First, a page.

‘Zip’: commended in Landscape Photographer of the Year 2011
I’m very pleased, and distinctly surprised, to be able to say that one of my images – ‘Zip’, my first Howgill Fells capture – has been commended in the 2011 Landscape Photographer of the Year competition (LPOTY, to avoid my having to type all that again).
My surprise is due to the fact that everything I’ve read about photography competitions suggests – well, usually states – that they favour rather more obviously appealing subject matter – things like sunshine, warmth and a view; or morning mist. I’m sure I’ve described the origin of ‘Zip’ before on this site: it was supposed to include mist, if not the other three items. Instead, I had a hard frost to work with; yet this turned out to be much more interesting – at least, it was to me, and also, it would seem, to the judges.
Are competitions a good thing?
I have to admit that I was a little reticent about entering in the first place – I’m not entirely convinced that any art can be meaningfully compared in a competitive sense; the process clearly involves a high level of subjectivity. Having said that, I was also sufficiently self-aware, when I was deliberating about making a submission, to know that I’d be very flattered to receive any kind of recognition in the competition. So, I was unashamedly pleased to be short-listed and am delighted to have an image in the 2011 book, displayed at the exhibition at the National Theatre during December and January, and in the Sunday Times magazine feature on 23rd October 2011. I was also reticent as I felt slightly presumptuous, as a relative beginner, in even thinking of submitting an image – fortunately my ‘what the hell’ instinct kicked in there…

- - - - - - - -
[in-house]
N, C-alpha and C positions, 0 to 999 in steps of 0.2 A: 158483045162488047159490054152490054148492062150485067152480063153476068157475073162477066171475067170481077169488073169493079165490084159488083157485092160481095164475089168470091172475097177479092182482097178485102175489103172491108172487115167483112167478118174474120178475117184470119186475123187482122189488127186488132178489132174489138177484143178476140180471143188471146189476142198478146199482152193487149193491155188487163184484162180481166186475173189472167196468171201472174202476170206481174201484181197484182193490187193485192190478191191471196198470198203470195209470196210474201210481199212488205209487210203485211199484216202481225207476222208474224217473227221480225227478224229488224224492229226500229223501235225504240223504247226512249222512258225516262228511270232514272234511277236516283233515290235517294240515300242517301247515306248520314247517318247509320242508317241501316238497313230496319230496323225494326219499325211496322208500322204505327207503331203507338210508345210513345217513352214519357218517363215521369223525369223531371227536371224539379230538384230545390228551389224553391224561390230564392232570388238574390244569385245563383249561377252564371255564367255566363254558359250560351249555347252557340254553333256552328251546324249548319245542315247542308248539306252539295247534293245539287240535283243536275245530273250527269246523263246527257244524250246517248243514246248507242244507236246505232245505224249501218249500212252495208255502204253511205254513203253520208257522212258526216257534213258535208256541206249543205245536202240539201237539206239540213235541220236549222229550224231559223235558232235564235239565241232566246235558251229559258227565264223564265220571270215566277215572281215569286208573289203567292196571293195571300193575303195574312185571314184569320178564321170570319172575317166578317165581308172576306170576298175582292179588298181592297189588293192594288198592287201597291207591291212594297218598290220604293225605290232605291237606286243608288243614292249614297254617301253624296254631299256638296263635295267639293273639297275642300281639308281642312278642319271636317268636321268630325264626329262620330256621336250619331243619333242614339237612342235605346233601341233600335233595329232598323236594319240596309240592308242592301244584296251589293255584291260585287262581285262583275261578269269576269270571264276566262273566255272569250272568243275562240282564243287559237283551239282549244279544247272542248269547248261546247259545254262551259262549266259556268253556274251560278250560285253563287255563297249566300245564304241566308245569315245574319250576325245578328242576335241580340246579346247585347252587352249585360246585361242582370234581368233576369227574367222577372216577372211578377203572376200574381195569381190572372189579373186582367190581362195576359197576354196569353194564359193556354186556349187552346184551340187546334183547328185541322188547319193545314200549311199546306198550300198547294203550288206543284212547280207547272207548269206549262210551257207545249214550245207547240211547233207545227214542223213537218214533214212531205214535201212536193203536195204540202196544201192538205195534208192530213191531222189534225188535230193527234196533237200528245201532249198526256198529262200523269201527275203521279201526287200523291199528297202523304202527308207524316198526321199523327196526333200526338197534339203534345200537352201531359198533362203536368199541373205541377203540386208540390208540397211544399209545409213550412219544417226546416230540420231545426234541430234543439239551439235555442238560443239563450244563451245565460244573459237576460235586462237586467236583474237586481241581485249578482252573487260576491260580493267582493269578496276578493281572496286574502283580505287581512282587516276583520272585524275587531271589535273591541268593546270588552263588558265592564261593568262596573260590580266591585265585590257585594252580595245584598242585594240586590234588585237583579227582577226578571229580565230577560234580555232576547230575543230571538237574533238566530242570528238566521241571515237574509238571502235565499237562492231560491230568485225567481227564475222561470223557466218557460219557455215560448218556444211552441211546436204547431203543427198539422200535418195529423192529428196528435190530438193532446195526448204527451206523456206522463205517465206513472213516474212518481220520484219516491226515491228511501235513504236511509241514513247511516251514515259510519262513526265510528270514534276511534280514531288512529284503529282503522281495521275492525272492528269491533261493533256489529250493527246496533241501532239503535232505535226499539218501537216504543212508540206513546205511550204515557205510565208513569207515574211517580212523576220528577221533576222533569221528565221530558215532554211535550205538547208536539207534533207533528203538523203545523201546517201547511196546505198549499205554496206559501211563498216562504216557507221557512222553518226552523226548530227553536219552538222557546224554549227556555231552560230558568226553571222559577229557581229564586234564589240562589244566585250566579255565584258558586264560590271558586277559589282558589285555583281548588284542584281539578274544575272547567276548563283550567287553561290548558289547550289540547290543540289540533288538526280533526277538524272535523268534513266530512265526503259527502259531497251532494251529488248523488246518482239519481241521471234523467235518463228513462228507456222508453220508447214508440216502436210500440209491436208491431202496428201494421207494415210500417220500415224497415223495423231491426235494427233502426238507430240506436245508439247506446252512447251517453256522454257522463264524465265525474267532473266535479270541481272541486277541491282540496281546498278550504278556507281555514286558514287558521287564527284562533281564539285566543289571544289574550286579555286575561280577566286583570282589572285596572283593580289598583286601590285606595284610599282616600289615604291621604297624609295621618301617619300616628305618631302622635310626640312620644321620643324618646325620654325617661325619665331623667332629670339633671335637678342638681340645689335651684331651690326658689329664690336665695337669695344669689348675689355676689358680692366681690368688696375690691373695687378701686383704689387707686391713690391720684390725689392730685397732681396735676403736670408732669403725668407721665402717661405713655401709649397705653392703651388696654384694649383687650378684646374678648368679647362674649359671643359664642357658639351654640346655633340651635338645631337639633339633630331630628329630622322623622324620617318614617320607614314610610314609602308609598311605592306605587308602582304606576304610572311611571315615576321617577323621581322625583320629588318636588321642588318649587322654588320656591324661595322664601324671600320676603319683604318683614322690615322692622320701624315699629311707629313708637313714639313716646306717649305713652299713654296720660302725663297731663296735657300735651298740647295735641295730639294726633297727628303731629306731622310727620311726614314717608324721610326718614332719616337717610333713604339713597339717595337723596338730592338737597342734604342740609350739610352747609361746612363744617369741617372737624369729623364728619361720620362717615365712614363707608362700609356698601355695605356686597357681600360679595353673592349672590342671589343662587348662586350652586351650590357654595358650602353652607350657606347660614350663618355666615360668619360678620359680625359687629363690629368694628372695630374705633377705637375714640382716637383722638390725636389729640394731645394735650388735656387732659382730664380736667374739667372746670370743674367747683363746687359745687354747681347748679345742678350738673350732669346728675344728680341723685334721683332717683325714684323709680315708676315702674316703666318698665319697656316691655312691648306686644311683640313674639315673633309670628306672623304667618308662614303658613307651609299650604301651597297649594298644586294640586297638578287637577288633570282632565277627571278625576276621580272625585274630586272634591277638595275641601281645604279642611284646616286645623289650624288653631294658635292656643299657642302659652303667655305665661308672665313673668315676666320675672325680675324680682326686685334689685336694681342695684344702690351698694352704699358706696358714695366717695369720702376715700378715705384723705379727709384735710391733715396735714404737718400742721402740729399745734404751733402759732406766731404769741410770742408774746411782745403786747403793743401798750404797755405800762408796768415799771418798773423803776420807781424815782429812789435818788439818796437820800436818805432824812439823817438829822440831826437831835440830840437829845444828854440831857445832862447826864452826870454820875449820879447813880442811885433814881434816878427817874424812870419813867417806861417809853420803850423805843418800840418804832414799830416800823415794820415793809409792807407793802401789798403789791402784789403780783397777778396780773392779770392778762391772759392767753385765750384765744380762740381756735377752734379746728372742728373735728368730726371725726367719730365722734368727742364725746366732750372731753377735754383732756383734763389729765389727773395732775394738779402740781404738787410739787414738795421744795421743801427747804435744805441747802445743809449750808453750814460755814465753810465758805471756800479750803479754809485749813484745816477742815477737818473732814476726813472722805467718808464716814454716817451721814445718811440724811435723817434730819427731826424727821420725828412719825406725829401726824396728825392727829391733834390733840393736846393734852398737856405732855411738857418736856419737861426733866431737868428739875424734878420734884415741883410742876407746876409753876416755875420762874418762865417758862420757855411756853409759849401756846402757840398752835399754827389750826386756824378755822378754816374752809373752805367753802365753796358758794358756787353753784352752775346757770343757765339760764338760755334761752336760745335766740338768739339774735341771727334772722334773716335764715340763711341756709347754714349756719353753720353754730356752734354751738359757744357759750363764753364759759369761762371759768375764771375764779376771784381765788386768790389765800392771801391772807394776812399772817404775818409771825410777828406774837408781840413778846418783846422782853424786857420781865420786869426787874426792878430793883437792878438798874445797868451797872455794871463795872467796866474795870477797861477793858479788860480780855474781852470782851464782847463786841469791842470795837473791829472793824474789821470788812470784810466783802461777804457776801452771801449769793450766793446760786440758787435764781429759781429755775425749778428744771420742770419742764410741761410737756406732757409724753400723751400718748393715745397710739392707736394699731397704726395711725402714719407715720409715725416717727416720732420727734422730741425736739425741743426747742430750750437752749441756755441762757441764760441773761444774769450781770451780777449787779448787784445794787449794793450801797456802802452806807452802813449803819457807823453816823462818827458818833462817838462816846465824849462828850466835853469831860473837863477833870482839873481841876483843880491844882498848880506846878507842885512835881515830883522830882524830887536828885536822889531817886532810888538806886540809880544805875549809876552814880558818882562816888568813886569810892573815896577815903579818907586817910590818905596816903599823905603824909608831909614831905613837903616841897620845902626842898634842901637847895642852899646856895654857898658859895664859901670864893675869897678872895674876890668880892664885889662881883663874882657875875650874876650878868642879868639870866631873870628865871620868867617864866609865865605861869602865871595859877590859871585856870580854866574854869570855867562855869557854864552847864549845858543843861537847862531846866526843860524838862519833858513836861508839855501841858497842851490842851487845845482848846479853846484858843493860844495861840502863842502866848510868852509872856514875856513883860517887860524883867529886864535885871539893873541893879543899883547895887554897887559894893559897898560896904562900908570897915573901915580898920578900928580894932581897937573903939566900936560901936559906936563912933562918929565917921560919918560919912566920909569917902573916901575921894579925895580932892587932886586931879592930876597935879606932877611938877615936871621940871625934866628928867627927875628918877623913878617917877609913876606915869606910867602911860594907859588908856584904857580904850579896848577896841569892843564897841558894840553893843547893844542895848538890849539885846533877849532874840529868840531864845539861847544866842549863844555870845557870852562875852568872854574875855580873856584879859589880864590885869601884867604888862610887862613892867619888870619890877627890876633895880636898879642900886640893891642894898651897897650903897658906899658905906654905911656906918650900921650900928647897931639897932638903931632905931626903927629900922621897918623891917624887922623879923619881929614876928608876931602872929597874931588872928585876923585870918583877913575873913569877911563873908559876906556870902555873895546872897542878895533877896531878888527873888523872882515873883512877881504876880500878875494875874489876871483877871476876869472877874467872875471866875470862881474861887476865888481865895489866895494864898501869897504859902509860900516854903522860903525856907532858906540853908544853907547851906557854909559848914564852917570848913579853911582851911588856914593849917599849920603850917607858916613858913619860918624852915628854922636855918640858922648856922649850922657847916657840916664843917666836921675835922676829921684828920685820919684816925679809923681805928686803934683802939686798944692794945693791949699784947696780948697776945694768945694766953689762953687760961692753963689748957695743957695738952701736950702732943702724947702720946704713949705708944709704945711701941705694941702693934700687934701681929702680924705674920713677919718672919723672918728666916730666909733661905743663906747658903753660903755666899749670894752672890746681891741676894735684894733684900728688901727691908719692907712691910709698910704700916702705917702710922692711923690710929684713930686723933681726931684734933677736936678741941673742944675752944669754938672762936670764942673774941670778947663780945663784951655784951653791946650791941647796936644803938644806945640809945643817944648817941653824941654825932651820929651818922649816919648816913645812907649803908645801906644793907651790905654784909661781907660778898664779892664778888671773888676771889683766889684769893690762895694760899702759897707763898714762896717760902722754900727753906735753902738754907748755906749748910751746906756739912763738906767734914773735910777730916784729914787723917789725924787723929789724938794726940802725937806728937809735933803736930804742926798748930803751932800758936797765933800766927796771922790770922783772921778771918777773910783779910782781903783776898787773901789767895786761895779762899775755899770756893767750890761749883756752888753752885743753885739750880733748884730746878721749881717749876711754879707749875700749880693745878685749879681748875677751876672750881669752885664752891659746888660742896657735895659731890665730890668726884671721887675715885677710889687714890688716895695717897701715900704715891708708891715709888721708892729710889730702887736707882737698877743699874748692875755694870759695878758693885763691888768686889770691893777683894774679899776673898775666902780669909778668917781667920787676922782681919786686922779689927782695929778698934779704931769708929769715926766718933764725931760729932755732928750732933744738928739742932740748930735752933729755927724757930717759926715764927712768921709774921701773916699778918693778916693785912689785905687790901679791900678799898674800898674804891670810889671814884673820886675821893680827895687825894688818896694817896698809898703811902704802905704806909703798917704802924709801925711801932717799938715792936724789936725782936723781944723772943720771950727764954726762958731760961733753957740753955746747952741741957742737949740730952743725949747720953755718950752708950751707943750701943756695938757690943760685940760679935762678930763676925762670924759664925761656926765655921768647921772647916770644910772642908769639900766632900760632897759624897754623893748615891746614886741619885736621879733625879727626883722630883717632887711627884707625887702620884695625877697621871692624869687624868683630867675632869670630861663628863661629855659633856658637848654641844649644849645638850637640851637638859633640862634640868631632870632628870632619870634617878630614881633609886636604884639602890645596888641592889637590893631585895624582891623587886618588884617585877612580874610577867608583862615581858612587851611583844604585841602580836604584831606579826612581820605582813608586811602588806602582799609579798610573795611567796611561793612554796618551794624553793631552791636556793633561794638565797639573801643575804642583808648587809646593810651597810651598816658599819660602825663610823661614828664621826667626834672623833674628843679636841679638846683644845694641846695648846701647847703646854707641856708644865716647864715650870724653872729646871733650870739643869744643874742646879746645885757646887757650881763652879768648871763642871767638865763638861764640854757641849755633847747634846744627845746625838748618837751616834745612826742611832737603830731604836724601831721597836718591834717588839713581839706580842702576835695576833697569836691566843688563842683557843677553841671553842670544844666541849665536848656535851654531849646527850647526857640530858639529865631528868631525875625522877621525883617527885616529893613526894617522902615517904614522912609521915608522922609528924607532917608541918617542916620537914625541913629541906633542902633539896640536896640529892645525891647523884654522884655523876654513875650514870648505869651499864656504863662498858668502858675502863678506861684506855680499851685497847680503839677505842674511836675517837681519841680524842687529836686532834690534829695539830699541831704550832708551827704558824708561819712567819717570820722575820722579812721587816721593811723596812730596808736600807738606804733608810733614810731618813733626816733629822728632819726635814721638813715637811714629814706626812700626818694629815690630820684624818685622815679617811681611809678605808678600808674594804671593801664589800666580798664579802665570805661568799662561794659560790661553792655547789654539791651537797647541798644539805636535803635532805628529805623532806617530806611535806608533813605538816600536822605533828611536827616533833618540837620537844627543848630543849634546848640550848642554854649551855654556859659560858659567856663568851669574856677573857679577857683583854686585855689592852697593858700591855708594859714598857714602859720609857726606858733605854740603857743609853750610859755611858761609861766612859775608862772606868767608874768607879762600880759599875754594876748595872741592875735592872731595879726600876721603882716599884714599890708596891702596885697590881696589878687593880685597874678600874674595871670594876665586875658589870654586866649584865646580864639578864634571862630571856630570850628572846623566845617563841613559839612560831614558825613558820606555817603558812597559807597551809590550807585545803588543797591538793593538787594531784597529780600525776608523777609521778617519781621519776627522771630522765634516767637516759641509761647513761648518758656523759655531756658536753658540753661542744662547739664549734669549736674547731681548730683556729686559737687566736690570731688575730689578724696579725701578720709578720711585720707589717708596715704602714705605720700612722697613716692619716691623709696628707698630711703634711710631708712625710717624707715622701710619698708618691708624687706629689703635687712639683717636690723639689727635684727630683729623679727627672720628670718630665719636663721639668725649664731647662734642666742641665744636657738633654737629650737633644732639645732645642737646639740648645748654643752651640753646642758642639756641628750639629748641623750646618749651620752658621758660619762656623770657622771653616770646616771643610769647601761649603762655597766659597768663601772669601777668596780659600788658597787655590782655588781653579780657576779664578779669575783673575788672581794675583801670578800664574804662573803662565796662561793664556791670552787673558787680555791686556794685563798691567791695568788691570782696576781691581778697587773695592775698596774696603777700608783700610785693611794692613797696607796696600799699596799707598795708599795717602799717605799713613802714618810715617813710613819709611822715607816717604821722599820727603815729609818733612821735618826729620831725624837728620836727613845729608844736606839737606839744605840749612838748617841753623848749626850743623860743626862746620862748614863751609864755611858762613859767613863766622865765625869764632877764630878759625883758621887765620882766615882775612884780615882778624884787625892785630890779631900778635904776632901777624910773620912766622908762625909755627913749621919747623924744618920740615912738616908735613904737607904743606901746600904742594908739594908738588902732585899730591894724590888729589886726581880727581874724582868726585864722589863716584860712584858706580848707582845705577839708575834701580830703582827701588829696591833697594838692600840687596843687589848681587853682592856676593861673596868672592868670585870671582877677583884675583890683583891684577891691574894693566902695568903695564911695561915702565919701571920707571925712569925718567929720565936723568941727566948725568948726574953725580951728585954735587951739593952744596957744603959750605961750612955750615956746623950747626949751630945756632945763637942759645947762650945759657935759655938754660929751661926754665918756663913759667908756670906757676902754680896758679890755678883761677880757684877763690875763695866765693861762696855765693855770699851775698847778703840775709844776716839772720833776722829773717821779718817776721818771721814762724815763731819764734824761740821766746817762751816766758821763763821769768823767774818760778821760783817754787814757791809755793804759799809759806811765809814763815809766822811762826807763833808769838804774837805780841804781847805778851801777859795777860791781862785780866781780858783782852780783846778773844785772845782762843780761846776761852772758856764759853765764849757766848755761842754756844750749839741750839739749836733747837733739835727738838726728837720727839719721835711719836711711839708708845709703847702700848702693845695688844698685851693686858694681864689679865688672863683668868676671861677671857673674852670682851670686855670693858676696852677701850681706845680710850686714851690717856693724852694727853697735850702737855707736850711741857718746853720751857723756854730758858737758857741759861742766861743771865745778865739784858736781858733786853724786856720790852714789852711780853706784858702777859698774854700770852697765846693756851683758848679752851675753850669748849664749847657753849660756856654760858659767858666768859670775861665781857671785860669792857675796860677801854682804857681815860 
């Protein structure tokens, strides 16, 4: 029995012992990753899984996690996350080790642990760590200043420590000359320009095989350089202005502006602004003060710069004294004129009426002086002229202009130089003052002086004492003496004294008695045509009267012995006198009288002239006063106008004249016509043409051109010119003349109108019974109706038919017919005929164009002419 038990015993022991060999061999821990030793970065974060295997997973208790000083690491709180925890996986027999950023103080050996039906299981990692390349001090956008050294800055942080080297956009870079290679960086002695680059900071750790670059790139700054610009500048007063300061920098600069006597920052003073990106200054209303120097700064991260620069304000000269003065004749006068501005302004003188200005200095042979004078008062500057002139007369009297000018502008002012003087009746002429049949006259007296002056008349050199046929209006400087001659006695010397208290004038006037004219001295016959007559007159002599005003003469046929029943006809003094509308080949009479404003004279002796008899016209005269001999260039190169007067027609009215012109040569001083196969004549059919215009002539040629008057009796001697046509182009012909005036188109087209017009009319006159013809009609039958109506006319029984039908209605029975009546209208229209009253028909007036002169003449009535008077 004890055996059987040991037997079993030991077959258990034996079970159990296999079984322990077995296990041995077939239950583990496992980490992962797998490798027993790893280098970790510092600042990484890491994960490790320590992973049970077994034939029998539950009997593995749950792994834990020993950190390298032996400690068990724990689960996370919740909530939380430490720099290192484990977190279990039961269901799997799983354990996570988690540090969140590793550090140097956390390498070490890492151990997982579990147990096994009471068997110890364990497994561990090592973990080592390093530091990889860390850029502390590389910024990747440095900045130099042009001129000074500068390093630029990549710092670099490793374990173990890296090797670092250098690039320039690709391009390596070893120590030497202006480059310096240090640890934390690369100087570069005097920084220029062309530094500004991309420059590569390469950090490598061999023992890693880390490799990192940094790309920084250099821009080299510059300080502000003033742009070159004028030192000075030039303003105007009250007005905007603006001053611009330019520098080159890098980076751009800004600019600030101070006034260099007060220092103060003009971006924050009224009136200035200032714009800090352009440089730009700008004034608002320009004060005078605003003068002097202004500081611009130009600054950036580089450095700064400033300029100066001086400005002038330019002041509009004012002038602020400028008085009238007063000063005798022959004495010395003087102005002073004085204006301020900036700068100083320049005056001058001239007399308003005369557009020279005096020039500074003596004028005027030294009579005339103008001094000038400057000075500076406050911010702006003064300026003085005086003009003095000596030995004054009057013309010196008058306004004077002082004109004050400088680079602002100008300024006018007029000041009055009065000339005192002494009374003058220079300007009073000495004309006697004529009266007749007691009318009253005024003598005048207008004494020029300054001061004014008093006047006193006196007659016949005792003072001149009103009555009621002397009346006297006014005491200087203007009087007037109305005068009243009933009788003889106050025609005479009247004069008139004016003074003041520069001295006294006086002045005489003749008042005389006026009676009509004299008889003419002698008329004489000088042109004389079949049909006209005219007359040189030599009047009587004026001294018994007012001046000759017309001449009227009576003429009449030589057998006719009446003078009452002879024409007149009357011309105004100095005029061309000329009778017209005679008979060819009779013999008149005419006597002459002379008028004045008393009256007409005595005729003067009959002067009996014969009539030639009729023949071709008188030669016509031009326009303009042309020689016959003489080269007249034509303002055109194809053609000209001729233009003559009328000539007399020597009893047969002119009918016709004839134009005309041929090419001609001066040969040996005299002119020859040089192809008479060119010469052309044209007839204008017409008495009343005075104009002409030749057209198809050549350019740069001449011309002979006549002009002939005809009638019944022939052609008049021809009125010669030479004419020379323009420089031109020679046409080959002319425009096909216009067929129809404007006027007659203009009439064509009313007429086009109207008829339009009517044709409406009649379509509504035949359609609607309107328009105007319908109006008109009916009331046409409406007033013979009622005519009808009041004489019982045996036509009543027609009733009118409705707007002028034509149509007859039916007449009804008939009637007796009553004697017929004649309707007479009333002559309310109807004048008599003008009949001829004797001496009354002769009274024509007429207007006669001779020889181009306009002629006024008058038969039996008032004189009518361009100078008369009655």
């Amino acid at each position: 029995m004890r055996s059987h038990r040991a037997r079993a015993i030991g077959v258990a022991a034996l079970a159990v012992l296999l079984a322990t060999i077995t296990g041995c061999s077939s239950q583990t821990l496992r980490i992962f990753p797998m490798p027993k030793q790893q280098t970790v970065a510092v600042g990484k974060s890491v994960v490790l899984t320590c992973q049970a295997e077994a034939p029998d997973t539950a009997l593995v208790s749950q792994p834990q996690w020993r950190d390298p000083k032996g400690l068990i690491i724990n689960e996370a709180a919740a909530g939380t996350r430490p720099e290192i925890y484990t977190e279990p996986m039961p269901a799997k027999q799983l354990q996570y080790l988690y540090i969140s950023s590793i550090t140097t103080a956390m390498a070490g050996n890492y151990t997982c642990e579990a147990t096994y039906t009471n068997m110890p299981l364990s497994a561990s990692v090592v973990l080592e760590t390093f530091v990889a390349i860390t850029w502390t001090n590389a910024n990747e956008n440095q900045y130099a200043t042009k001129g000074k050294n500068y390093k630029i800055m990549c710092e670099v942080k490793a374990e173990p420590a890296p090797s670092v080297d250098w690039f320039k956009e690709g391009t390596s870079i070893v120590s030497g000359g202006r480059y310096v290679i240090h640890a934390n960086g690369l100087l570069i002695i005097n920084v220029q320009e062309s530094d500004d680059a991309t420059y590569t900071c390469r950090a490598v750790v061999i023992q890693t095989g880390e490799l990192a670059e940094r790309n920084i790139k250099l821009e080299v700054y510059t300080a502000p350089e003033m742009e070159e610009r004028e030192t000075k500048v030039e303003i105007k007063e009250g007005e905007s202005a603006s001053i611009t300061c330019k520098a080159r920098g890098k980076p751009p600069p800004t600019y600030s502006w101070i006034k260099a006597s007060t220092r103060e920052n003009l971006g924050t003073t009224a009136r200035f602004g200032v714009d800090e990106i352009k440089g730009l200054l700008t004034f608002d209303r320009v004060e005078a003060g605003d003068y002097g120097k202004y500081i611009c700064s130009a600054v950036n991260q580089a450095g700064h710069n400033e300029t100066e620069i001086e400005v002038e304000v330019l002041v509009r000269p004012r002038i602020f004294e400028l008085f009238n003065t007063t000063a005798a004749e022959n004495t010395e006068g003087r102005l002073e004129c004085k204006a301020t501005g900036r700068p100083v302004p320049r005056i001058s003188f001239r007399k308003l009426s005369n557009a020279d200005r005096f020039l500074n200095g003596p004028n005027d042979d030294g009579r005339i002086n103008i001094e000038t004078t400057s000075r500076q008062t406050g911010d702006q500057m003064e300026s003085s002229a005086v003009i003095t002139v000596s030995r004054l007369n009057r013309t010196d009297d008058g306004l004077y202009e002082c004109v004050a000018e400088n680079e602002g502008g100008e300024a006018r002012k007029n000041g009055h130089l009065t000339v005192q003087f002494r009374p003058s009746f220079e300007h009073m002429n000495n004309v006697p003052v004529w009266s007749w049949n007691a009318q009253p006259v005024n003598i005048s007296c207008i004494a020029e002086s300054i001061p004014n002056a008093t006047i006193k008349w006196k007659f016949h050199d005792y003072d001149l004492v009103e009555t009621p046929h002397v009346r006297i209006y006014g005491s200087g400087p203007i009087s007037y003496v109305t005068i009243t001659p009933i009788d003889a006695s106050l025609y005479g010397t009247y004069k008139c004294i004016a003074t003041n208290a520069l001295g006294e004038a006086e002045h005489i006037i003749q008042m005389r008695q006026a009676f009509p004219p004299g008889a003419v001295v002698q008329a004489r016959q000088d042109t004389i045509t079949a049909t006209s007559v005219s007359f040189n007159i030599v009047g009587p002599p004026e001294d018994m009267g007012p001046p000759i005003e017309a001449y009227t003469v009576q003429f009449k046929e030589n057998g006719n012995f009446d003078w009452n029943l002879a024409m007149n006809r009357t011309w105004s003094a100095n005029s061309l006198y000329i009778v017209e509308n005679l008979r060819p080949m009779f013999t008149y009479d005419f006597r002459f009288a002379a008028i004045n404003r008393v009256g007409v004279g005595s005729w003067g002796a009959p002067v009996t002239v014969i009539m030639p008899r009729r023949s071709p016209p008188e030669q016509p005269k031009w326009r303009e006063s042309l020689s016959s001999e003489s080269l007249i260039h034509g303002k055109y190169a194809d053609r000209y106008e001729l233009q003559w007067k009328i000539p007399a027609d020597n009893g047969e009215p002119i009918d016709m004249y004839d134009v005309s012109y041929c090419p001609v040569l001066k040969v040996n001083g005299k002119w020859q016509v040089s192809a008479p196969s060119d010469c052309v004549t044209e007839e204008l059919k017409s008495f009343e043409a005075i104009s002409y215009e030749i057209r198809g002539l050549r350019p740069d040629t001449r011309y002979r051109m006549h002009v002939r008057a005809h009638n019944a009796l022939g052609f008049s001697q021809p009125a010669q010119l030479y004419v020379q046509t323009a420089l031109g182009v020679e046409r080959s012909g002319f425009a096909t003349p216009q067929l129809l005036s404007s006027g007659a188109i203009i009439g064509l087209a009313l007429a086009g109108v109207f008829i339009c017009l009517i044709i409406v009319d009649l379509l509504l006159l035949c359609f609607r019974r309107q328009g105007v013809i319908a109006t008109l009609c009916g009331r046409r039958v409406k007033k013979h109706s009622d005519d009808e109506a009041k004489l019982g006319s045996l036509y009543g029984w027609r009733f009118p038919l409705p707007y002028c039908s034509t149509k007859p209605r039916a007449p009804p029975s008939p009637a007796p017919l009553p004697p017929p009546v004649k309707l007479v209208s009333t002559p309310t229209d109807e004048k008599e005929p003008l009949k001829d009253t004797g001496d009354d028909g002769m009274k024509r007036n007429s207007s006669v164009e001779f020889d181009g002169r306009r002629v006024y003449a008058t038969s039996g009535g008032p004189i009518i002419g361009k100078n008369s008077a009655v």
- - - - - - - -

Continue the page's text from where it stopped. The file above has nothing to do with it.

One of my motivations – OK, perhaps I should say self-justifications! – for entering LPOTY was that I hoped to be encouraged, if I was fortunate enough to have any degree of success, to make more images. Right now, typing this a couple of days after receiving the email saying that ‘Zip’ was ‘commended’ and would be in both the exhibition and the book, and a few hours after seeing it in the Sunday Times, I’m definitely feeling inspired anew. With autumn here and winter not far off – my favourite times of year, especially for photography – feeling encouraged and inspired can only be a good thing!
It’s easy to be cynical about any competition which necessitates the comparison of any art form – and I assure you I can be pretty cynical about all sorts of things when I want to be – but there’s no denying that they:
- draw attention to things that most people wouldn’t otherwise hear about, see or read;
- provide great encouragement to those people who are fortunate enough to meet with the judges’ approval;
- encourage people to enter the art, whatever it may be; to ‘have a go’.
Without doubt, this success means that I do feel greatly encouraged to try to produce more good work and I’m very happy that I decided to enter!
On the off-chance that any of the judges are reading this: thank you very much!
And to everyone who’s provided constructive critique and encouragement to me on Flickr et al in the past year, many thanks; it’s really very much appreciated and has helped me a great deal.
I’d better stop there!